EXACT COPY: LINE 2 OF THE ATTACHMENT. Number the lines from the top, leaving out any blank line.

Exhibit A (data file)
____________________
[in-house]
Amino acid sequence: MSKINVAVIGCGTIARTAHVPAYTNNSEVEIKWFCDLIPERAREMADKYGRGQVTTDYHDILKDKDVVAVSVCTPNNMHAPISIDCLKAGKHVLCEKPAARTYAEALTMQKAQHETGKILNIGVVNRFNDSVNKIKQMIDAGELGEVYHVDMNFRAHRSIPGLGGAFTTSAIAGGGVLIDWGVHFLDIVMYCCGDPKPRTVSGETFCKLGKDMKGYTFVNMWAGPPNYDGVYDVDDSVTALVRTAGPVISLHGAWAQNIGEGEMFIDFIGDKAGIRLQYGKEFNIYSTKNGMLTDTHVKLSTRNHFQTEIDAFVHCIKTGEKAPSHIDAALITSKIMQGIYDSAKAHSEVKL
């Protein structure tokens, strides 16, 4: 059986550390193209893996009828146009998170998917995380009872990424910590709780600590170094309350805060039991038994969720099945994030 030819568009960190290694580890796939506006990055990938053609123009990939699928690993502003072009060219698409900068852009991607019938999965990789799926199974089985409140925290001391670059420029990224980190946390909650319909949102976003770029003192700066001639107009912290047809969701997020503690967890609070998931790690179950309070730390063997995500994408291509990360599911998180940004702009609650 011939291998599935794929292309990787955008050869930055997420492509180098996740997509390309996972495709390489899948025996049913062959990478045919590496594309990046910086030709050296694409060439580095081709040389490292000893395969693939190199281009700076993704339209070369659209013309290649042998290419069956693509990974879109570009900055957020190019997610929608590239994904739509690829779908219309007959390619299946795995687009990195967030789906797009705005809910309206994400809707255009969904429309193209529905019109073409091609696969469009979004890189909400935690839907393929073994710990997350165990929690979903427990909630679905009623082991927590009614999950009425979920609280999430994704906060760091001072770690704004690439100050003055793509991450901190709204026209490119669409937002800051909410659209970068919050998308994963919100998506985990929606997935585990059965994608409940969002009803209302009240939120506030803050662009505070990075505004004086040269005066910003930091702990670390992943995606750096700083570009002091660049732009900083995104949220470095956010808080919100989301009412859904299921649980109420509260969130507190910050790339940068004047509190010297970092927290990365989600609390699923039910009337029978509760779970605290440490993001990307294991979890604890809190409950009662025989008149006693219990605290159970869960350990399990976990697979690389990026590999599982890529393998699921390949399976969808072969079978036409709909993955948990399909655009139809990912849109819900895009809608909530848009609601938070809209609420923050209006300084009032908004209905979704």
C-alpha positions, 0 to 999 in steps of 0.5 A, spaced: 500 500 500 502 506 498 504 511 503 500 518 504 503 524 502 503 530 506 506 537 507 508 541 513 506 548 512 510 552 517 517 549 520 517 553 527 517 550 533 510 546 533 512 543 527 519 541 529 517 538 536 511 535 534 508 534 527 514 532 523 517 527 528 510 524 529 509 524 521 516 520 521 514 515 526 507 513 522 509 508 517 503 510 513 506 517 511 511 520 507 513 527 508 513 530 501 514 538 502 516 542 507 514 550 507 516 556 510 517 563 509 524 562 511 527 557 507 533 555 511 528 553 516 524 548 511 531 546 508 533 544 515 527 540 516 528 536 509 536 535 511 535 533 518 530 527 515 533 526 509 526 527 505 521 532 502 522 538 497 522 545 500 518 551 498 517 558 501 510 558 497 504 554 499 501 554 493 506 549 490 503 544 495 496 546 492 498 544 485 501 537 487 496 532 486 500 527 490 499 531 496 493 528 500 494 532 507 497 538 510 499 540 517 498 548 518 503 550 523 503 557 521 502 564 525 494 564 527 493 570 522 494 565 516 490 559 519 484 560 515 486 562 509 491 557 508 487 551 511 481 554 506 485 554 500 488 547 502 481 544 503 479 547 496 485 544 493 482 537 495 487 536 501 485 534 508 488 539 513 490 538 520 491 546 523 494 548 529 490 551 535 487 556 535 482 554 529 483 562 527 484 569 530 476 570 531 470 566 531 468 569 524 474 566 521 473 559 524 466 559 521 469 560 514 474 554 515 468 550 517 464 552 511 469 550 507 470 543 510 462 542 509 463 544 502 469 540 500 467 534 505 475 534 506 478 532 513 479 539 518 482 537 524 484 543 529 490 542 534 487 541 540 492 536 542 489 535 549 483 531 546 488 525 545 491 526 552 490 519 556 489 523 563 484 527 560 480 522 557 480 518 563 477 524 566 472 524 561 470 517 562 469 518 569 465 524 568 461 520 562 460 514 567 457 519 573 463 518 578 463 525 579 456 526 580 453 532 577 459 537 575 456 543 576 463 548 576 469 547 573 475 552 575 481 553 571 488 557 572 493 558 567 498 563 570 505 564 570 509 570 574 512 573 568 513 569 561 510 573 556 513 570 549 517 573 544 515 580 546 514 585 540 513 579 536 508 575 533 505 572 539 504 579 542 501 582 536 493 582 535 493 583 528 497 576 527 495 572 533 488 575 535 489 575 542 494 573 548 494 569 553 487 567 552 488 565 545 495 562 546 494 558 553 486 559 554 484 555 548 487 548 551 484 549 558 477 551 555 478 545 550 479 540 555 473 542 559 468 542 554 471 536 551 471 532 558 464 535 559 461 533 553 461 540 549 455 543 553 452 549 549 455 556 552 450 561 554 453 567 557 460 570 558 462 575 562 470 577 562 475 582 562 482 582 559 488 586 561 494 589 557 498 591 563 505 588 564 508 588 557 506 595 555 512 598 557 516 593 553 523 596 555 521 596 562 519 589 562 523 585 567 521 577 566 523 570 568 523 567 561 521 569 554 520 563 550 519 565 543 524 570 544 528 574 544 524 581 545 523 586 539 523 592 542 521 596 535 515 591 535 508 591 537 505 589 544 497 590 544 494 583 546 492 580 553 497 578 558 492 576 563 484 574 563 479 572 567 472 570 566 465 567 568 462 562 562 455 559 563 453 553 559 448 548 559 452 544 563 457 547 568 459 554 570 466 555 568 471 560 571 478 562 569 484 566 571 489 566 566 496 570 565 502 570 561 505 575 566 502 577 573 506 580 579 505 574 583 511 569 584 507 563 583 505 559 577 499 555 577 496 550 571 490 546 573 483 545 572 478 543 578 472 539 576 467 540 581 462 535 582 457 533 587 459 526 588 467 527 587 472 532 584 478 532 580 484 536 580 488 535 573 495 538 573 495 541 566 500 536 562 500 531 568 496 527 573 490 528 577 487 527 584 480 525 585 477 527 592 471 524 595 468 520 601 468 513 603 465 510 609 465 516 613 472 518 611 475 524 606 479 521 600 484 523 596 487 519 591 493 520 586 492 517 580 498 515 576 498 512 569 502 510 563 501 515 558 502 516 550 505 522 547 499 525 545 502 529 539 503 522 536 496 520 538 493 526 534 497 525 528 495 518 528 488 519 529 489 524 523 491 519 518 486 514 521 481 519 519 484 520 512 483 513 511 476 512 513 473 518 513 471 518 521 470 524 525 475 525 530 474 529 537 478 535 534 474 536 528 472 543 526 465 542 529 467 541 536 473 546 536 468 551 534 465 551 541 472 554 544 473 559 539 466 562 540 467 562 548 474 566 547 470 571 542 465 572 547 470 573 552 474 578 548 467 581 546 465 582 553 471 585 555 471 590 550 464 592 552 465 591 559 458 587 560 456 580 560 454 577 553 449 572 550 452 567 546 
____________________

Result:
Amino acid sequence: MSKINVAVIGCGTIARTAHVPAYTNNSEVEIKWFCDLIPERAREMADKYGRGQVTTDYHDILKDKDVVAVSVCTPNNMHAPISIDCLKAGKHVLCEKPAARTYAEALTMQKAQHETGKILNIGVVNRFNDSVNKIKQMIDAGELGEVYHVDMNFRAHRSIPGLGGAFTTSAIAGGGVLIDWGVHFLDIVMYCCGDPKPRTVSGETFCKLGKDMKGYTFVNMWAGPPNYDGVYDVDDSVTALVRTAGPVISLHGAWAQNIGEGEMFIDFIGDKAGIRLQYGKEFNIYSTKNGMLTDTHVKLSTRNHFQTEIDAFVHCIKTGEKAPSHIDAALITSKIMQGIYDSAKAHSEVKL